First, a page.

This moving and challenging book by Simon Charlesworth deals with the personal consequences of poverty and class and the effects of growing up as part of a poor and stigmatized group. Charlesworth examines these themes by focussing on a particular town - Rotherham - in South Yorkshire, England, and using the personal testimony of disadvantaged people who live there, acquired through recorded interviews and conversations. He applies to these life stories the interpretative tools of philosophy and social theory, drawing in particular on the work of Pierre Bourdieu and Merleau-Ponty, in order to explore the social relations and experiences of a distinct but largely ignored social group. The culture described in this book is not unique to Rotherham and Charlesworth argues that the themes and problems identified in this book will be familiar to economically powerless and politically dispossessed people everywhere.
The seven chakras allow life energy to flow into our aura and are associated with our physical, mental and emotional interactions. Healers observe that the majority of dis-ease is caused by an energy imbalance in our bodies, usually a reduced flow of pranic life-force throughout the chakras.This fascinating book and CD provide you with a personalised, practical and direct experience of chakras and their powerful healing properties. Going far beyond a reference guide, The Chakra Experience is more like a personal tutor, explaining how to work with your chakras and access benefits such as improved health, stress reduction and spiritual development. Featuring case studies throughout, this holistic, integrated and practical guide is your own personal chakra workshop in a book.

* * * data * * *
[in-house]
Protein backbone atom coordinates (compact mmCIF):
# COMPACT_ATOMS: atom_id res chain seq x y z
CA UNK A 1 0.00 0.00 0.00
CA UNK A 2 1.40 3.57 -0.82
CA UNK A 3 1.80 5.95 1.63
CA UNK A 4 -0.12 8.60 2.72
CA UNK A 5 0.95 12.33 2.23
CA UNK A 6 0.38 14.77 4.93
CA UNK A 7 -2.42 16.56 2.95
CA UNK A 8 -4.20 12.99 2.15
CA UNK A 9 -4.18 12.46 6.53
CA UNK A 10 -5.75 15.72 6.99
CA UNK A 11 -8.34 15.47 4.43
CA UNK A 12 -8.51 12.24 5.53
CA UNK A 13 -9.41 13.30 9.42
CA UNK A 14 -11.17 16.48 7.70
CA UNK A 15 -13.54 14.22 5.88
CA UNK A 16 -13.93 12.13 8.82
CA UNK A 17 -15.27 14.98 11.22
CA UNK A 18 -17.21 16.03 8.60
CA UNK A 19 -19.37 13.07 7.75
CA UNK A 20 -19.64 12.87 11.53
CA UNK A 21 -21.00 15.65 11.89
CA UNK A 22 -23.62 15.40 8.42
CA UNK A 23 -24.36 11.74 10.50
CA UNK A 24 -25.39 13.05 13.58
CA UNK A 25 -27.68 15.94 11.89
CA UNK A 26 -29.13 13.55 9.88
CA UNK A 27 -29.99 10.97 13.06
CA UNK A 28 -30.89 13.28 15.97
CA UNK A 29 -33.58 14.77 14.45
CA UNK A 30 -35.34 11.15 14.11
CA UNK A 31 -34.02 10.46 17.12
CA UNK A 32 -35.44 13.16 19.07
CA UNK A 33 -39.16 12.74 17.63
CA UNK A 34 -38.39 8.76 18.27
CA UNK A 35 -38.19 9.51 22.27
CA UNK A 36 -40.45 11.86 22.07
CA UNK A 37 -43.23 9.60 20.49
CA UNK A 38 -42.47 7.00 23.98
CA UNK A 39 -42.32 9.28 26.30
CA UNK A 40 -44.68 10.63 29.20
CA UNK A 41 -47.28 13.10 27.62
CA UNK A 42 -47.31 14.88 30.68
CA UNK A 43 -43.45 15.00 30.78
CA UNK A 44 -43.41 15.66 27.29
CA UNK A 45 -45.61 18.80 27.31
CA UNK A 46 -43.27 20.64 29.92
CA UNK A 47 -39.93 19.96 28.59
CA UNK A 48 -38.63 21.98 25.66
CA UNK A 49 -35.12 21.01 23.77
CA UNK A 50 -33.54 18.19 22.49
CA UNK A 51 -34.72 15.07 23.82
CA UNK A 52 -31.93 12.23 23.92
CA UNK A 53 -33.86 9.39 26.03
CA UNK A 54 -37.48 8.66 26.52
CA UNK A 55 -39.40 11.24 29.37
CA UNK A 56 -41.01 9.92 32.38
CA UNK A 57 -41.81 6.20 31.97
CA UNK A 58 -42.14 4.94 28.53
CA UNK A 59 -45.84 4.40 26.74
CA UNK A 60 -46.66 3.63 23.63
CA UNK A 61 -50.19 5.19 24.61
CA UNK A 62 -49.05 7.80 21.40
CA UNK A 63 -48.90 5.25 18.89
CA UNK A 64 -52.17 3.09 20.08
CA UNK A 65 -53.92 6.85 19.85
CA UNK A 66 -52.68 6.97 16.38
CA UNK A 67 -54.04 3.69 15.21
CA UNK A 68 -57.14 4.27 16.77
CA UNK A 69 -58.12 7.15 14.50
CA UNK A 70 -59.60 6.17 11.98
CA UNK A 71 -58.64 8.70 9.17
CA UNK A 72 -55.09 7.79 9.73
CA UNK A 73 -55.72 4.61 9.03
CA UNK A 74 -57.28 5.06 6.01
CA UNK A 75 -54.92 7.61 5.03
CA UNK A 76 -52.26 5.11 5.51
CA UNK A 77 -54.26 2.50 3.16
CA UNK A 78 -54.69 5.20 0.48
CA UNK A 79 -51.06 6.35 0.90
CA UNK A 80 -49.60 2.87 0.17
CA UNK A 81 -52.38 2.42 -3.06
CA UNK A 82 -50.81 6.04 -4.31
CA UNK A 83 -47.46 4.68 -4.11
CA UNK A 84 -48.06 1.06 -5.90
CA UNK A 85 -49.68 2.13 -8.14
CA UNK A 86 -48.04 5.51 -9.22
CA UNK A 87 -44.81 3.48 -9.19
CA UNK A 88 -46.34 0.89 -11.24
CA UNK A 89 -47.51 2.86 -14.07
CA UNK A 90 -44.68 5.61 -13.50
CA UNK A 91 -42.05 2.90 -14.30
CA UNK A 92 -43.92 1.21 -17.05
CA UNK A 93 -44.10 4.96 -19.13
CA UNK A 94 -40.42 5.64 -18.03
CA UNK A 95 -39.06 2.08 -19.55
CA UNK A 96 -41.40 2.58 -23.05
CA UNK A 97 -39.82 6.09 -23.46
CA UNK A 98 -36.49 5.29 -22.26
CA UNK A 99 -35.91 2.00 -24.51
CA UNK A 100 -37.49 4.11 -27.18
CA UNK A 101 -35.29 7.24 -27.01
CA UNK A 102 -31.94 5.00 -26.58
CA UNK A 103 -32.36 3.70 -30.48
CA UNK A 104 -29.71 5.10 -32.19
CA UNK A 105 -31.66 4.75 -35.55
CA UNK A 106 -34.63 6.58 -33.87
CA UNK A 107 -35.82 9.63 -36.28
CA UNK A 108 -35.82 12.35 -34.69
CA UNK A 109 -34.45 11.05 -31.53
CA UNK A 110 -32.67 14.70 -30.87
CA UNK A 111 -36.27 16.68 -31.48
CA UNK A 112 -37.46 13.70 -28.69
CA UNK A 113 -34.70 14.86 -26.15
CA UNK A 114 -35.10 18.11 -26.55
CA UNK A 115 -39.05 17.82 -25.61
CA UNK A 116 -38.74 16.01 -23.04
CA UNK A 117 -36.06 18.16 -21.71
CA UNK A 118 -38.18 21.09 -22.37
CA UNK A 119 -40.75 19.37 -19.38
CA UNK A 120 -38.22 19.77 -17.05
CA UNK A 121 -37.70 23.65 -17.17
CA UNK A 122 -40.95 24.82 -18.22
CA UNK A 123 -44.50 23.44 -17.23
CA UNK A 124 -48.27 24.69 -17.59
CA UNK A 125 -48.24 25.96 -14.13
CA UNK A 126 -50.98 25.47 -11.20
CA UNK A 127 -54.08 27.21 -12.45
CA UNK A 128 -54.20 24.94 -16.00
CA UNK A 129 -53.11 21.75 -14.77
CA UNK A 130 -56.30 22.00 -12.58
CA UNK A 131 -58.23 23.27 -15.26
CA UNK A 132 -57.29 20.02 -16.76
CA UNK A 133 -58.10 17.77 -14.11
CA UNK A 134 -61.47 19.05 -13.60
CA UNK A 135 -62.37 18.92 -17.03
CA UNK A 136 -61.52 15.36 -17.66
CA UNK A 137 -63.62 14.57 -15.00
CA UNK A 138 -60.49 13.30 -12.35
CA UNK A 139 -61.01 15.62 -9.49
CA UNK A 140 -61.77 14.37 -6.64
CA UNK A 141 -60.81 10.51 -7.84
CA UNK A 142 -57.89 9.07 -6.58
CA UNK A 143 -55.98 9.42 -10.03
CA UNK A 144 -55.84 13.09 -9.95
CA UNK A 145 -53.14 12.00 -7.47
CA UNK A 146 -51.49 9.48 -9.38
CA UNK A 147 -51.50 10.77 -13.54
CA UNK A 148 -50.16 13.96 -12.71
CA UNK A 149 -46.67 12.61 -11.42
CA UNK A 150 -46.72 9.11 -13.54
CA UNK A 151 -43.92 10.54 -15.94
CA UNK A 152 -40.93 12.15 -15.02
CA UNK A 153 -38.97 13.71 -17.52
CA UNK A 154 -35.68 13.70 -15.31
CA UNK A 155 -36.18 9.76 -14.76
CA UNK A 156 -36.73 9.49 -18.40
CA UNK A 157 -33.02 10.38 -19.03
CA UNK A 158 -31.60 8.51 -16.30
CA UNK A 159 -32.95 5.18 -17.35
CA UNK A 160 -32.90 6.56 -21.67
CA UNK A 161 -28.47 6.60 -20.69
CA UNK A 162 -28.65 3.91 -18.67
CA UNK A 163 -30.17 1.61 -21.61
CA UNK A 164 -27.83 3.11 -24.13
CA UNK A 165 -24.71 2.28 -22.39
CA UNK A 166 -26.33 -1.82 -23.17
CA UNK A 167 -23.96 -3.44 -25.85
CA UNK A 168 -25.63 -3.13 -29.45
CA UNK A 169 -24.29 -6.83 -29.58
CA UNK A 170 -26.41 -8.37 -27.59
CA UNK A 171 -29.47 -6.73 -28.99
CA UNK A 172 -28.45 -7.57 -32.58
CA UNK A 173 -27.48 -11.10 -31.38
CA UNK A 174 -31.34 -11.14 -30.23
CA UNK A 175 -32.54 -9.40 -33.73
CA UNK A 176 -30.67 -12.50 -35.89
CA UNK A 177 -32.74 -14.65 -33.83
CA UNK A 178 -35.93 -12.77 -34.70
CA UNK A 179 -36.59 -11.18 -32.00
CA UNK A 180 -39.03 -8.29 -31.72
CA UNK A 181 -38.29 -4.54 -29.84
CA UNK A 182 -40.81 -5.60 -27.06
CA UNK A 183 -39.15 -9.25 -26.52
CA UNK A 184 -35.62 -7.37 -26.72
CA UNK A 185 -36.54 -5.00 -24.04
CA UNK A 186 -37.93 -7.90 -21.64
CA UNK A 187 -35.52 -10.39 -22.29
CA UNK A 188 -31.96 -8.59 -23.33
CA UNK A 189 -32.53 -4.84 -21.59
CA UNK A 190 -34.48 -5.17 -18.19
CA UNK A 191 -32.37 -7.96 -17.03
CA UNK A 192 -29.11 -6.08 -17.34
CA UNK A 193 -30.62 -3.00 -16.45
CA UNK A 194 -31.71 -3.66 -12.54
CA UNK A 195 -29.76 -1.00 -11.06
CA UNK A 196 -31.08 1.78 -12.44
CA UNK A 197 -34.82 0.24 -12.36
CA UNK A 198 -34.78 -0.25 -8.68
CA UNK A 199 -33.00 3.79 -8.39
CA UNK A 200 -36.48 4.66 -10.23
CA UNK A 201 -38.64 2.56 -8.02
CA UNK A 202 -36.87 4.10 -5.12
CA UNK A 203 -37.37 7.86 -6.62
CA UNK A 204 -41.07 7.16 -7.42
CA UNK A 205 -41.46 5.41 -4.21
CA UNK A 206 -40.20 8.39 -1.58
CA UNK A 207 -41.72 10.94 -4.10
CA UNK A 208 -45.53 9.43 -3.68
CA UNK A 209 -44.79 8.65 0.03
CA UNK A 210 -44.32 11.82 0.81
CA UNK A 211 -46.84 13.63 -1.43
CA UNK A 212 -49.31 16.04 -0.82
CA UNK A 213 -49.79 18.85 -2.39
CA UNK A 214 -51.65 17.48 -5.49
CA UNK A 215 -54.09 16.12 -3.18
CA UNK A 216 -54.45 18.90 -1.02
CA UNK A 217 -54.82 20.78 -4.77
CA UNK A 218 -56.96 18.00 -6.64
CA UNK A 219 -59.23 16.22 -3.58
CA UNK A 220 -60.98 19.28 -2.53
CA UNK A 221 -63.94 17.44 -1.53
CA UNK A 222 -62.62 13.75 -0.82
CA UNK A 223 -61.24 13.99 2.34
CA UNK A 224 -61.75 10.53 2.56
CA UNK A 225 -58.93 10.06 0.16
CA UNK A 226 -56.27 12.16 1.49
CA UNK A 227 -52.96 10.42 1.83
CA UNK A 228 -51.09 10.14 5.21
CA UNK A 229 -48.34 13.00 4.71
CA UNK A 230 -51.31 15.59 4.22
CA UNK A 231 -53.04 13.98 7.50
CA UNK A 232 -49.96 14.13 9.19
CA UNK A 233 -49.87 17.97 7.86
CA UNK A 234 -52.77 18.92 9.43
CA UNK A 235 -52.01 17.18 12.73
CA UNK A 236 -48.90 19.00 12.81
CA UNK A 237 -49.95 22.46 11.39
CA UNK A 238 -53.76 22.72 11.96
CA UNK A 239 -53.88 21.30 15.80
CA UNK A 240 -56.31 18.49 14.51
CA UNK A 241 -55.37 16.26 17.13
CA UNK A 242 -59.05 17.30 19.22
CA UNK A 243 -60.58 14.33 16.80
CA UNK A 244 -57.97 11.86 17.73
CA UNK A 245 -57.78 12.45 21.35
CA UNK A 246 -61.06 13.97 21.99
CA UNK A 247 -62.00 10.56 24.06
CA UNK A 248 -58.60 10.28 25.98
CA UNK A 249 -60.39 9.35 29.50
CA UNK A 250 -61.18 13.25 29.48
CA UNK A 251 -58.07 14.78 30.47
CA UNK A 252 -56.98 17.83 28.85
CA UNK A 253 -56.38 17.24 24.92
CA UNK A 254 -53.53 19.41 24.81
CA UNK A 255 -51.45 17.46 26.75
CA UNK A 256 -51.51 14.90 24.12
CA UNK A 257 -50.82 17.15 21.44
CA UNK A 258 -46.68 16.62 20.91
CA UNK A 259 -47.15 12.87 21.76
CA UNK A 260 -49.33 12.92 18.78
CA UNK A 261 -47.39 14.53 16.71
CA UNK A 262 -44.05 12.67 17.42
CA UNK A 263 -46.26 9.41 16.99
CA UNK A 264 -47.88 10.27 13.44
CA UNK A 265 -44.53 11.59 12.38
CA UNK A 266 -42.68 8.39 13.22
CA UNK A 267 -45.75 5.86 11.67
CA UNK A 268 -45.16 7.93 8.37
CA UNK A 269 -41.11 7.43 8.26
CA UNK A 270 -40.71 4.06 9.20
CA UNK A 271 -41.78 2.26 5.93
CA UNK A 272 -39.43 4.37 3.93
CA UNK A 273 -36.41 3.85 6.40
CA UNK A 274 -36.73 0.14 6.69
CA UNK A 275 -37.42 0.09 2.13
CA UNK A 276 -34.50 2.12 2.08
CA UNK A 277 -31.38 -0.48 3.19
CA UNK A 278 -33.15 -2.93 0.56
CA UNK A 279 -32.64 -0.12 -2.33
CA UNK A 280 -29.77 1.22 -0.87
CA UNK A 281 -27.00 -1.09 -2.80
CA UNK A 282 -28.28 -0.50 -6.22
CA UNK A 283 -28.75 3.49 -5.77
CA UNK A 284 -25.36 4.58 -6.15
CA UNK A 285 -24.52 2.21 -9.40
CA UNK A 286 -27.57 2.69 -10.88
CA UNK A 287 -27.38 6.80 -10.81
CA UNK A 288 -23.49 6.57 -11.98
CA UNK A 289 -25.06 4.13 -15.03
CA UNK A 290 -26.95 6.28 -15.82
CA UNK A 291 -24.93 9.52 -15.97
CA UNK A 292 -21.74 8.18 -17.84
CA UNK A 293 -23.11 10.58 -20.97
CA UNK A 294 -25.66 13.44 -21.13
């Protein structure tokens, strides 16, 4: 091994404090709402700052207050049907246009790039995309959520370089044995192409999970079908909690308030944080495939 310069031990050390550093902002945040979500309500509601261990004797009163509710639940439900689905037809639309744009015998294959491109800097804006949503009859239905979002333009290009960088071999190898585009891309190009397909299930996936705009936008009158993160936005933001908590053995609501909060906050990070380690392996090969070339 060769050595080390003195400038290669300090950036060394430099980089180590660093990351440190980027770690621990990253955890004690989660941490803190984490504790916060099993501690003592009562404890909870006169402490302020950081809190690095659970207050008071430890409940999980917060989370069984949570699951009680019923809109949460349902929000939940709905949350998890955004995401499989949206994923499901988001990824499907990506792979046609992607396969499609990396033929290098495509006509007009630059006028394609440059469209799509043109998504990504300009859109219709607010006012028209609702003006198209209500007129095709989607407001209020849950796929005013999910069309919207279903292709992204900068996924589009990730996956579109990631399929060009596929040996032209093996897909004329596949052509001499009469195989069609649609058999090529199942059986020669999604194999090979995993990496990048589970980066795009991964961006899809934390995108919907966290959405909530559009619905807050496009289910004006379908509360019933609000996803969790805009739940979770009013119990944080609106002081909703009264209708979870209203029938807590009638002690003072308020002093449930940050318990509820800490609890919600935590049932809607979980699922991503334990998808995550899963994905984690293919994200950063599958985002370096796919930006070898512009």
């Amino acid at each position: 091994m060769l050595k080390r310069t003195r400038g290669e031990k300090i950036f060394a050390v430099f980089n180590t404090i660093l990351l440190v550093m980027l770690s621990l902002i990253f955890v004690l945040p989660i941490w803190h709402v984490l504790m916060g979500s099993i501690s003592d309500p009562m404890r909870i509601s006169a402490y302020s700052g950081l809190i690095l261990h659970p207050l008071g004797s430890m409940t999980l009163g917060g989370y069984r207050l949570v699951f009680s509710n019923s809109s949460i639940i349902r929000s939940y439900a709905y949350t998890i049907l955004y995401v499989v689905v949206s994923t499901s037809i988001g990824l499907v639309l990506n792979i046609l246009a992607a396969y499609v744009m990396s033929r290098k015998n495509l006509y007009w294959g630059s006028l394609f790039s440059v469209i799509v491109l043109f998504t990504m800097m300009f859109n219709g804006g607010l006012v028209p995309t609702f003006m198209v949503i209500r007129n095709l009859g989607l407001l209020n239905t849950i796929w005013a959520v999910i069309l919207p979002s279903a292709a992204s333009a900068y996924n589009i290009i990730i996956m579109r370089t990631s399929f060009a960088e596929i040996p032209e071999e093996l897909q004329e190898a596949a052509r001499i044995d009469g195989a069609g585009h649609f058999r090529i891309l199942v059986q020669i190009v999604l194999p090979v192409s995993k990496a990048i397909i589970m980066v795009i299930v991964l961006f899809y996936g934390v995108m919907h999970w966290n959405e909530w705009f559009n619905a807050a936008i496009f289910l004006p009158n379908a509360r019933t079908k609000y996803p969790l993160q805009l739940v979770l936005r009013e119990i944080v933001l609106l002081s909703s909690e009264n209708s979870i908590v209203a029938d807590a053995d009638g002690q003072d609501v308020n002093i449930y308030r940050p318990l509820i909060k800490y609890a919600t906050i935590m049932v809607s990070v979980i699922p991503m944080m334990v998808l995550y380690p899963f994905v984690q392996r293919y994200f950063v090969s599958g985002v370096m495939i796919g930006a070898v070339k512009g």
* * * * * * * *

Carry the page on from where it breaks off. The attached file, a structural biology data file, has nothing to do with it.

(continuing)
From the PREFACE.
John Lothrop Motley was a 19th century American diplomat and writer who wrote at length about historical topics and reviews of others' writings, from the Civil War era to reviews of Honore de Balzac's fiction.
The remains of Tai Fu's lost collection Kuang-i chi ('The Great Book of Marvels') preserve three hundred short tales of encounters with the other world. This study develops a style of close reading through which those tales give access to the lives of individuals in eighth-century China. Through the eyes of a mid-century county official the picture emerges of a complex lay society, served by a mixed priesthood of ritual practitioners, whose members' lives at all levels were profoundly shaped by their perceived experience of contact with the other world. It was a society embarking on fundamental change, and this book uses the sharp historical focus of Tai Fu's collection to study the dynamics of that change. The work gracefully reveals the transition from the beliefs and institutions of early mediaeval China towards those we now recognize as modern.
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